The Cumberland County Board of Education will consider hiring a salary study consultant in the coming months.
Teresa Boston, 8th District representative, said, "That takes the us vs. them out of it."
During a work session held Jan. 18, Boston said a consultant could review the budget, job descriptions, salary schedules for certified and non-certified staff and benefits.
"We will have to give them direction," Boston said. "He wanted to know if we wanted to be compared to counties our size or to counties that would draw our teachers."
The consultants would determine the salaries the county needs to offer and develop a plan for implementation.
She has talked with a company recommended by the Tennessee School Boards Association. That company has offered to come meet with the board and ask questions, though it would charge the consultation fee of $1,500 per person per day, plus expenses. Boston estimated it would cost $4,500 plus expenses to have the company meet with the board, possibly in February.
The board could also issue a request for proposals for companies to provide a comprehensive salary study and establish the scope of services requested.
But the study will cost the school system.
Boston said the consultant would save the board and school system staff time in doing its own salary study.
"Number two, they do a much better job," she said.
The Milington school district in West Tennessee started a salary study in September and received the report in December. Boston didn't anticipate the study would be completed in time for the 2020-'21 budget, but it would provide time for the board to develop an implementation plan for the 2021-'22 budget, she said.
Director of Schools Janet Graham said the city of Crossville had just completed a comprehensive salary study and was starting the implementation of the new wage scale. The county conducted a similar study several years ago and was in the process of updating it this year.
Board members present said they were in favor of the study, but they wondered how much it would cost the district.
Boston said she did not have an estimate and that cost would depend on how in-depth the board wanted to the study to be.
The school system, like many in the state, does struggle with teacher recruitment, Graham said.
The TSBA had several resolutions related to teacher recruitment, teacher training, and teacher professional development it planned to introduce to the Tennessee General Assembly this spring.
One resolution looks at a "Grow Your Own Initiative" for teachers and administrators. Under this plan, school systems would have flexibility in the cluster average of classes to provide funding sources to help educational assistants become teachers. Another resolution supports alternative licensure programs for prospective teachers and alternative professional development.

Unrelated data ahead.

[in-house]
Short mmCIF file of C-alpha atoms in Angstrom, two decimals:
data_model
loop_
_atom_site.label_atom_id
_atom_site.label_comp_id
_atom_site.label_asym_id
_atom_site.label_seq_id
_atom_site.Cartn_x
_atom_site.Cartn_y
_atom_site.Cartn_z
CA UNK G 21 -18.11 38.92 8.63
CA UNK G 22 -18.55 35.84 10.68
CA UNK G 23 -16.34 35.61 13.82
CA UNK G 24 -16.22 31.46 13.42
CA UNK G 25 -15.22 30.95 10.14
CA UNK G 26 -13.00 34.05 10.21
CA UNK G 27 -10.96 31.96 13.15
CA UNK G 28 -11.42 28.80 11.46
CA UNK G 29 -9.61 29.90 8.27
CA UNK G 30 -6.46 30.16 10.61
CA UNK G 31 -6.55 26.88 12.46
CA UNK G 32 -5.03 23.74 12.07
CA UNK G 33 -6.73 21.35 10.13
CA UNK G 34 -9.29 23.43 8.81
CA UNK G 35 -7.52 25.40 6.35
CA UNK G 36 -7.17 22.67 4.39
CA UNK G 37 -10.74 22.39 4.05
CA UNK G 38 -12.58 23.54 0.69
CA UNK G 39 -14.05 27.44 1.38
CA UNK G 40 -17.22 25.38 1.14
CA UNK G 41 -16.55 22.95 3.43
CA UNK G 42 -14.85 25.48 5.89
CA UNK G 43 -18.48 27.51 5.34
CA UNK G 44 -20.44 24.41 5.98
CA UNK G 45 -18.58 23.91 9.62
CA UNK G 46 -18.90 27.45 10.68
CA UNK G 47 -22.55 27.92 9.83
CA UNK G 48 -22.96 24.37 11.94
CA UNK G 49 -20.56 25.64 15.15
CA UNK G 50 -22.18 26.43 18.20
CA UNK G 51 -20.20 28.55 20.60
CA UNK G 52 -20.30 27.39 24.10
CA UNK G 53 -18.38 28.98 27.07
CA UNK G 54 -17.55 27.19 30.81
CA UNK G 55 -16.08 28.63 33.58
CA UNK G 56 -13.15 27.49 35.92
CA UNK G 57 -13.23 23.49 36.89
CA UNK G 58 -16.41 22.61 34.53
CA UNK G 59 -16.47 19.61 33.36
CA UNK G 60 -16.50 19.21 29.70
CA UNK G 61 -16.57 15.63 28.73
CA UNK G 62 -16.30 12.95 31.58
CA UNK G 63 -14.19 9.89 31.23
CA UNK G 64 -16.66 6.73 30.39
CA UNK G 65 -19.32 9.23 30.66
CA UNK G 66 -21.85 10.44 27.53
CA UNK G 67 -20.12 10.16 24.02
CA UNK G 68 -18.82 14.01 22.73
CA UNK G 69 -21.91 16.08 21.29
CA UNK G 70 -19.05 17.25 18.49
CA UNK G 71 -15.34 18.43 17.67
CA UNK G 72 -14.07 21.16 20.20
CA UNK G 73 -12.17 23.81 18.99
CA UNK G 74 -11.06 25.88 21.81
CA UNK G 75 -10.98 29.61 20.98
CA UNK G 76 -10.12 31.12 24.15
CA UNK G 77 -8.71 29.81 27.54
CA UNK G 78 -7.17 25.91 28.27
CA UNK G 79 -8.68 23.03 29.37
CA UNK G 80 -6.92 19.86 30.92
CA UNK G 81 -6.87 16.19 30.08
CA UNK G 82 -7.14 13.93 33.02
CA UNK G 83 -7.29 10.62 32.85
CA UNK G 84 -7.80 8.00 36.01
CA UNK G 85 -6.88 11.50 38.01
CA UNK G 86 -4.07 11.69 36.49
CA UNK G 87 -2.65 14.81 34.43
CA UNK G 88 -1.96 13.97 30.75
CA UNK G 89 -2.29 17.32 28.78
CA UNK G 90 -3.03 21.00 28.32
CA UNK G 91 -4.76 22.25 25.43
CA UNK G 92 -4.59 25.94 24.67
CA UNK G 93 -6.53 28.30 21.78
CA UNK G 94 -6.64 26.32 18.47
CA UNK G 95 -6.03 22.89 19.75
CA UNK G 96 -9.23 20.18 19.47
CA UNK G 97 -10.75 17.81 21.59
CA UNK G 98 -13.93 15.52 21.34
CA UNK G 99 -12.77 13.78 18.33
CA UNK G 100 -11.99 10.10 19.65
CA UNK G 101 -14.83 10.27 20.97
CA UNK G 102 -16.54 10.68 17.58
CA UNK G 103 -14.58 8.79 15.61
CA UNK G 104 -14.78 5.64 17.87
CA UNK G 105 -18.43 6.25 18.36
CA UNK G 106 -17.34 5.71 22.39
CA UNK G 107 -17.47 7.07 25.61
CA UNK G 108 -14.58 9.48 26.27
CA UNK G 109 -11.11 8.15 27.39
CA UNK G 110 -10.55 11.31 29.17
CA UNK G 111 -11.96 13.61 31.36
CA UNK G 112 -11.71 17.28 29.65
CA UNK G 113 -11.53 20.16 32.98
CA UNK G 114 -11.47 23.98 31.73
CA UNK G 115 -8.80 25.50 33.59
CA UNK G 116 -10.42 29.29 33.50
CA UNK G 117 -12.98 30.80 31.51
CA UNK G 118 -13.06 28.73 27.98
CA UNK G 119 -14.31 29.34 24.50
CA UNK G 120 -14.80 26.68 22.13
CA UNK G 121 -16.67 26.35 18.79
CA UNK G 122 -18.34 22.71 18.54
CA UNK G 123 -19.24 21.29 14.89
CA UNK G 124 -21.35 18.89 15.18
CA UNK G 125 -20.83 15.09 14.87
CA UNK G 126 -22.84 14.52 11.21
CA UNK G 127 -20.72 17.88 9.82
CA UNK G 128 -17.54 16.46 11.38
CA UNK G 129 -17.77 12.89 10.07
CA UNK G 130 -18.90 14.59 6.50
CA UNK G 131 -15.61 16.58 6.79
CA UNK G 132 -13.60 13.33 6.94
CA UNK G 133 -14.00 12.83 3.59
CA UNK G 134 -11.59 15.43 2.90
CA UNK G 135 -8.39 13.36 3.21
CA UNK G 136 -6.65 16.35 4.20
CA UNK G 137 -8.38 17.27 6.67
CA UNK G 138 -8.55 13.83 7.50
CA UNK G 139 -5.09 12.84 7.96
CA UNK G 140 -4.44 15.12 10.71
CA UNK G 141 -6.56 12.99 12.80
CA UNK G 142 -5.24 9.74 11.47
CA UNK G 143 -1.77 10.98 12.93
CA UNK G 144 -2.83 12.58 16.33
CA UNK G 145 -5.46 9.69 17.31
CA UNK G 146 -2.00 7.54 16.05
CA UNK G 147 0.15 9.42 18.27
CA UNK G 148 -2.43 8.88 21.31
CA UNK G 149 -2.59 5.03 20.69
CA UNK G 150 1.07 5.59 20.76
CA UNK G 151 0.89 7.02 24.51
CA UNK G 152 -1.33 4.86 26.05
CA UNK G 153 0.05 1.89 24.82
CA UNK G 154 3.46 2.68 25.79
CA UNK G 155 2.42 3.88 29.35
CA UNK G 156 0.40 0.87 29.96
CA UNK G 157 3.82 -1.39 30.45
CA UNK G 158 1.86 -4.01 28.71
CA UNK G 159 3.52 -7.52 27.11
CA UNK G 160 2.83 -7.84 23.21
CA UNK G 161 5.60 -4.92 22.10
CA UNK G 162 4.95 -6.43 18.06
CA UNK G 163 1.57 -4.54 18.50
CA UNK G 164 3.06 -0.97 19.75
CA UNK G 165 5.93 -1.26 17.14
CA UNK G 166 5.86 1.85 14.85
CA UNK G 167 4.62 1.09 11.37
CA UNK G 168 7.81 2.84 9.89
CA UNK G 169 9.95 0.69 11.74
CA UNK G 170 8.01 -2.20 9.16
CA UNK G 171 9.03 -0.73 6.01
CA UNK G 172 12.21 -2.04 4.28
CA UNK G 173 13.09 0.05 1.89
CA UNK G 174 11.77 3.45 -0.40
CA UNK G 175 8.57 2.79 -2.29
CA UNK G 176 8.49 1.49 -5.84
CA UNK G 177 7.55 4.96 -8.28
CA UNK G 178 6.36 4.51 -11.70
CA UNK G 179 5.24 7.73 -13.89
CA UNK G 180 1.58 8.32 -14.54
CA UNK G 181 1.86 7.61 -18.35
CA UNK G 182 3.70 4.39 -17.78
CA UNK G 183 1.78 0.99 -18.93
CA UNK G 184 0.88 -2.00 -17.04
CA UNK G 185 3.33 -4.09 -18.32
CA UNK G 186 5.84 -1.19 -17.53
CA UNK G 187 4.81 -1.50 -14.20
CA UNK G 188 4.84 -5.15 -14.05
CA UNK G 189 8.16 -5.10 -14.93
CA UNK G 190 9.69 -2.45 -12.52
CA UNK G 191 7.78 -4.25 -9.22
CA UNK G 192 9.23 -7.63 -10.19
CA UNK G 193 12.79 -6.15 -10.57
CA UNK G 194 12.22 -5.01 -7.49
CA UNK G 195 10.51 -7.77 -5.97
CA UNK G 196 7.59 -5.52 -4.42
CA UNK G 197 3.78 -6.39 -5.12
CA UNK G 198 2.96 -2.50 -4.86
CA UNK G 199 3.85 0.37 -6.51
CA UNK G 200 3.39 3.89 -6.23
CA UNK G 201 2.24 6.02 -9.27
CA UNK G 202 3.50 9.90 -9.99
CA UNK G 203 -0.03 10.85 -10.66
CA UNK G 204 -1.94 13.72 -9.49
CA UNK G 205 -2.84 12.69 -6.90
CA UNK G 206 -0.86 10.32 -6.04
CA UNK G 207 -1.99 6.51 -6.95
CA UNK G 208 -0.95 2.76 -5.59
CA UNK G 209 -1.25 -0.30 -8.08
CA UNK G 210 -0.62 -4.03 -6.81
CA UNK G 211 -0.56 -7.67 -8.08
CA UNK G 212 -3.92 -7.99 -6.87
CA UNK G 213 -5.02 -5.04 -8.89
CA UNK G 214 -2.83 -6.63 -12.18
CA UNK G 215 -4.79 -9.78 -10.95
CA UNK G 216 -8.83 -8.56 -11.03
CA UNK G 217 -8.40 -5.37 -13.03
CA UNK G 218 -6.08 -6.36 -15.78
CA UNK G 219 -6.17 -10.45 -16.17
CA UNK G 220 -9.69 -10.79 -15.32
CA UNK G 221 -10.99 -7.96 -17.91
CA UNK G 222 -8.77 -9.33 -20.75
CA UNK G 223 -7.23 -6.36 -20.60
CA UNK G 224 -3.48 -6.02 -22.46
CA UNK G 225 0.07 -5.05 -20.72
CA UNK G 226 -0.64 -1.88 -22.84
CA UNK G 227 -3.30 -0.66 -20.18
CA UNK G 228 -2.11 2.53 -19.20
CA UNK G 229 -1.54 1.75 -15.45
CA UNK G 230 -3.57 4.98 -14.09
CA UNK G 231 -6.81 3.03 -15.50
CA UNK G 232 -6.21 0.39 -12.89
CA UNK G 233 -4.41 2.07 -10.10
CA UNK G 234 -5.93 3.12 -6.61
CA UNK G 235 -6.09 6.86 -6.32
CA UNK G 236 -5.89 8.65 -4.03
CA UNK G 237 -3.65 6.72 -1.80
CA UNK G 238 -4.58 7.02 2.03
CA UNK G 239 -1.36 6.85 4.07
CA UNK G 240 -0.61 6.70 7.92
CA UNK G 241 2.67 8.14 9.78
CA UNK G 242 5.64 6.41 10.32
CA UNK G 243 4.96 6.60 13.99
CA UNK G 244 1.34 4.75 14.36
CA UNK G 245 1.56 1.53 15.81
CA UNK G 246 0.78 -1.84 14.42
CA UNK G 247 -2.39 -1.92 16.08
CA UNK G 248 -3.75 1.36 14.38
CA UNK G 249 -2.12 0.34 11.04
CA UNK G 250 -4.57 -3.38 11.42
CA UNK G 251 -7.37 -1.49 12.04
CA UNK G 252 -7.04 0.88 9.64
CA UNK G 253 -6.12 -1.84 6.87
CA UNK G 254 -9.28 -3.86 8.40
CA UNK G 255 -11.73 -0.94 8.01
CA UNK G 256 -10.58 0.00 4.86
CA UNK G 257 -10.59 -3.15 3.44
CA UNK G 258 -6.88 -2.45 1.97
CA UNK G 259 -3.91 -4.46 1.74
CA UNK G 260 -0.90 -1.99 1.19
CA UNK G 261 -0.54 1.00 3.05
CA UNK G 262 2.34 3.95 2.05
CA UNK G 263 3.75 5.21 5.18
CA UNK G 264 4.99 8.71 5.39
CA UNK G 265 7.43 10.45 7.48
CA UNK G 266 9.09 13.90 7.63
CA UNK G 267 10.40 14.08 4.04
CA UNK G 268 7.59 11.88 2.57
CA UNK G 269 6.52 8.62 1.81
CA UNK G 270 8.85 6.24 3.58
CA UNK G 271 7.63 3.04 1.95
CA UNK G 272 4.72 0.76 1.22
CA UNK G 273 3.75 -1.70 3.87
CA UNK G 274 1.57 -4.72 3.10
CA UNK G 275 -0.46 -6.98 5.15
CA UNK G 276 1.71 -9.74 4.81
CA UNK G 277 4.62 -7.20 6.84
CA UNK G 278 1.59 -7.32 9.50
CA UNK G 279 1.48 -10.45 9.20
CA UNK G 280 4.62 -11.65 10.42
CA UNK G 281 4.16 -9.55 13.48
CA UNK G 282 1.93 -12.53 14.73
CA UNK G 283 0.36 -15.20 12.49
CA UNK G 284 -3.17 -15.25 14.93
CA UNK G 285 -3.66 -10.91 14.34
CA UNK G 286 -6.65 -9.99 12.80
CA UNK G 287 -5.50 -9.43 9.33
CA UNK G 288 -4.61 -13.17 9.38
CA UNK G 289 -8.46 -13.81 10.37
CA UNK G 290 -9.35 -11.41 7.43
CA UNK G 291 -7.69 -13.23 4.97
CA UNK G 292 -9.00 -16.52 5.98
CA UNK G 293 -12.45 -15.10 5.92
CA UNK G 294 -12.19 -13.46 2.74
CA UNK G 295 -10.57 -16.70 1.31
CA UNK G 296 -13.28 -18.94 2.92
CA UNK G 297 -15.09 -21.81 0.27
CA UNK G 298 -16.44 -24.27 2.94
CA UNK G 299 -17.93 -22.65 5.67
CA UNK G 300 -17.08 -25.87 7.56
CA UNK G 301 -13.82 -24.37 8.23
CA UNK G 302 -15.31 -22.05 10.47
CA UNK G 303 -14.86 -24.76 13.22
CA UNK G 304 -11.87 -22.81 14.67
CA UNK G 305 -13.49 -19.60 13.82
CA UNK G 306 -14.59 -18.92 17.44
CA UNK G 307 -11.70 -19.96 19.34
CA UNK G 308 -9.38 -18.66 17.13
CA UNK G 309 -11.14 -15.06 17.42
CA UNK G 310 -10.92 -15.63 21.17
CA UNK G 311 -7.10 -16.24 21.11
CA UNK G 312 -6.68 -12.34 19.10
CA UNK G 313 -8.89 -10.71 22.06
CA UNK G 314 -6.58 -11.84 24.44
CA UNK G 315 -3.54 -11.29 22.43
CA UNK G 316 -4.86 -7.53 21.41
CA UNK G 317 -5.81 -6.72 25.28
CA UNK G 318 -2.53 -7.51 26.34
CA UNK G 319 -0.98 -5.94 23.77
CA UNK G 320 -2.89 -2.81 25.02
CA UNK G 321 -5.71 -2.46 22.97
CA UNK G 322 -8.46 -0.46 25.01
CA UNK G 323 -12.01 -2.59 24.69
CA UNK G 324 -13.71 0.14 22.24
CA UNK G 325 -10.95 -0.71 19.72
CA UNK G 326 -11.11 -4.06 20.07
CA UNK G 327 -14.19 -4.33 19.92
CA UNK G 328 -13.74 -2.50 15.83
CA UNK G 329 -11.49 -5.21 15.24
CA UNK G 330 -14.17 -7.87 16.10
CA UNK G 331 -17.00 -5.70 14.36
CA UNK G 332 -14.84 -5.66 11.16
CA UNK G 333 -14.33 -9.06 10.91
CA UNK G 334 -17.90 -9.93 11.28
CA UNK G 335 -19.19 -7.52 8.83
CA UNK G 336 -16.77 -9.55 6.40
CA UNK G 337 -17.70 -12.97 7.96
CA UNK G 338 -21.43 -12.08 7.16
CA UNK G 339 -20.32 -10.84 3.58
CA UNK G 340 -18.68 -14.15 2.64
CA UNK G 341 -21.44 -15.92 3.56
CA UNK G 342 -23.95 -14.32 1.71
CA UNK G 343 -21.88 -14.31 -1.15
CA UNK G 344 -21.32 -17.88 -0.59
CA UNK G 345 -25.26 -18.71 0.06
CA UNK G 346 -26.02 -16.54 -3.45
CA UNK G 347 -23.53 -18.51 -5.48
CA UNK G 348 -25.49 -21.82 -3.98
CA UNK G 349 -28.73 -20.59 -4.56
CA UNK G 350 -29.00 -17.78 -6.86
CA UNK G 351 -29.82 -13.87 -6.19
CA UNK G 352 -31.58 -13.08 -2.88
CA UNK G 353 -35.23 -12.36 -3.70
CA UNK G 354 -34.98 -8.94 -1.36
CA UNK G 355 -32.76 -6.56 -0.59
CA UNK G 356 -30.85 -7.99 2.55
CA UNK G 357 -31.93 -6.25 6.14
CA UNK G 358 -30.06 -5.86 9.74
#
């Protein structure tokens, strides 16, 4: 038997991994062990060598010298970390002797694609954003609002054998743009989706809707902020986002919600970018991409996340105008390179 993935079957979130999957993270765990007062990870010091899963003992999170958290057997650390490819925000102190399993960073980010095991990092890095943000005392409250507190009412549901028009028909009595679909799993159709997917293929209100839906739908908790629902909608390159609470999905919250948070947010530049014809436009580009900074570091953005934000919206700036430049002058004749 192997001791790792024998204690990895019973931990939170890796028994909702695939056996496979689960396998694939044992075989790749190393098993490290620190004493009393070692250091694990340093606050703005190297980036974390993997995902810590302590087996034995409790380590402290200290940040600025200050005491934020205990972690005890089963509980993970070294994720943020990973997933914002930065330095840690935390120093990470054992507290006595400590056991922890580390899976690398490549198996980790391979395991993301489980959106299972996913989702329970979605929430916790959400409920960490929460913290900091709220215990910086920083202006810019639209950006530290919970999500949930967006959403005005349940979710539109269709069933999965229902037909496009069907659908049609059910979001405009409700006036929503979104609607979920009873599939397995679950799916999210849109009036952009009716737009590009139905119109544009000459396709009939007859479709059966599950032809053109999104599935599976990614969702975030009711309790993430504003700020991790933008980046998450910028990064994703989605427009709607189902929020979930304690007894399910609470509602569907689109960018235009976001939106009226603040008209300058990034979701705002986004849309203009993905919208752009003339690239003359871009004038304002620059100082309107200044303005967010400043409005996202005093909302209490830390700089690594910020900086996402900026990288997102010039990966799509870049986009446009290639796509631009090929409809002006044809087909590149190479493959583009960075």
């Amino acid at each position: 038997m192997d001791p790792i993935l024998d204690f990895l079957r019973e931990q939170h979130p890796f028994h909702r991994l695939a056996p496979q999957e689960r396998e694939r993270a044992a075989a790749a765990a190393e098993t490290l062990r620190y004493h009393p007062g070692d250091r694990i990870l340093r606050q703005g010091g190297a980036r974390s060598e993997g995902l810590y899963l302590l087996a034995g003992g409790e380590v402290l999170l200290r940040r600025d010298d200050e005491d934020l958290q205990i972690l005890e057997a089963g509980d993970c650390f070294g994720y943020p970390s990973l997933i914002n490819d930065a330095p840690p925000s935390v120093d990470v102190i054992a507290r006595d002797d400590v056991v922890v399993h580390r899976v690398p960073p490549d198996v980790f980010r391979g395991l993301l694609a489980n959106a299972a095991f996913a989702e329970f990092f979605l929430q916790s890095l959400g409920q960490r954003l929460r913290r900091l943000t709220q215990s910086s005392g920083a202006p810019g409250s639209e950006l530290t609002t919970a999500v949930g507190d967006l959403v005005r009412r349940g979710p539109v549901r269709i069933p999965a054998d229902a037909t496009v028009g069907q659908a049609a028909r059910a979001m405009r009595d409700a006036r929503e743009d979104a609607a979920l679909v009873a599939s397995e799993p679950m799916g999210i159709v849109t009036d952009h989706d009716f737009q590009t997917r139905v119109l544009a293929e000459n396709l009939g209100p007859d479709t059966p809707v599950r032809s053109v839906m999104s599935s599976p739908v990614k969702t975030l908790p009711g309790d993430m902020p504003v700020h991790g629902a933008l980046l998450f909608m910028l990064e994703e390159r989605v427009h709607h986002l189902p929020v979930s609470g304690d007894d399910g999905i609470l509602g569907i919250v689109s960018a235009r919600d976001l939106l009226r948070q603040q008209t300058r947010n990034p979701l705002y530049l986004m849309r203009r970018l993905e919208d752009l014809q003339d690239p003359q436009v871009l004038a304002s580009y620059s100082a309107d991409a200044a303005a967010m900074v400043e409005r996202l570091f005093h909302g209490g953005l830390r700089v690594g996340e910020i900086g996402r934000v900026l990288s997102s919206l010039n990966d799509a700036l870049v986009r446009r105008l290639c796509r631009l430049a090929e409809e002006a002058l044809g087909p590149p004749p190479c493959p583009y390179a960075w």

Jim Inman, 1st District representative, questioned the class size resolution, asking how many students would be in a class.
The state allows the school system to have up to 25 students in grades kindergarten-second grade, though the school system pays an overage fee to the teacher for every student over 20 in the classroom.
But the state also requires the school system to hire a new teacher when the cluster average — the average of all classes in grades kindergarten through second grade — reaches a certain point.
"No class would exceed the maximum size," she said.
Montgomery County schools, in Clarksville, TN, has been championing efforts to increase the number of teachers in the state, Graham said. Graham said Upper Cumberland counties were considering how they could form a cohort and work with educational assistants who show promise as educators but can't give up their jobs to return to school. University programs may not also accommodate people who work during the day.
A report from the state found 71 school systems with unfilled teaching positions this past fall. Tony Brock, 5th District representative, said he knew of a school without a chemistry teacher that was using video technology to provide the student's instruction.
Kim Herring, student information systems administrator, said her teaching position at CCHS had not been filled.
Brock said the school system needed to make teaching a more attractive profession.
Graham agreed, and added that meant more than just higher salaries.
"It's not all about the money," she said. "The money is big. But the conversations we're hearing is that testing is killing them. Student behavior has skyrocketed, and it's hard to manage those classrooms with some of the social and emotional issues kids are bringing.
"You have teachers who are leaving the profession because they are getting kicked, bitten and spit on every day, and there's not enough money."
Threet said, "And they're tying our hands about what we can do about it."
Graham agreed, pointing to a change in state law that requires the school system to provide alternative school placement in place of short-term suspensions -- sometimes the last thing administrators want to do when trying to separate students who may have been in a fight and need "space," she said.
Board members present for the work session were Boston, Brock, Inman, 6th District Representative Tom Netherton and 7th District Representative Becky Hamby.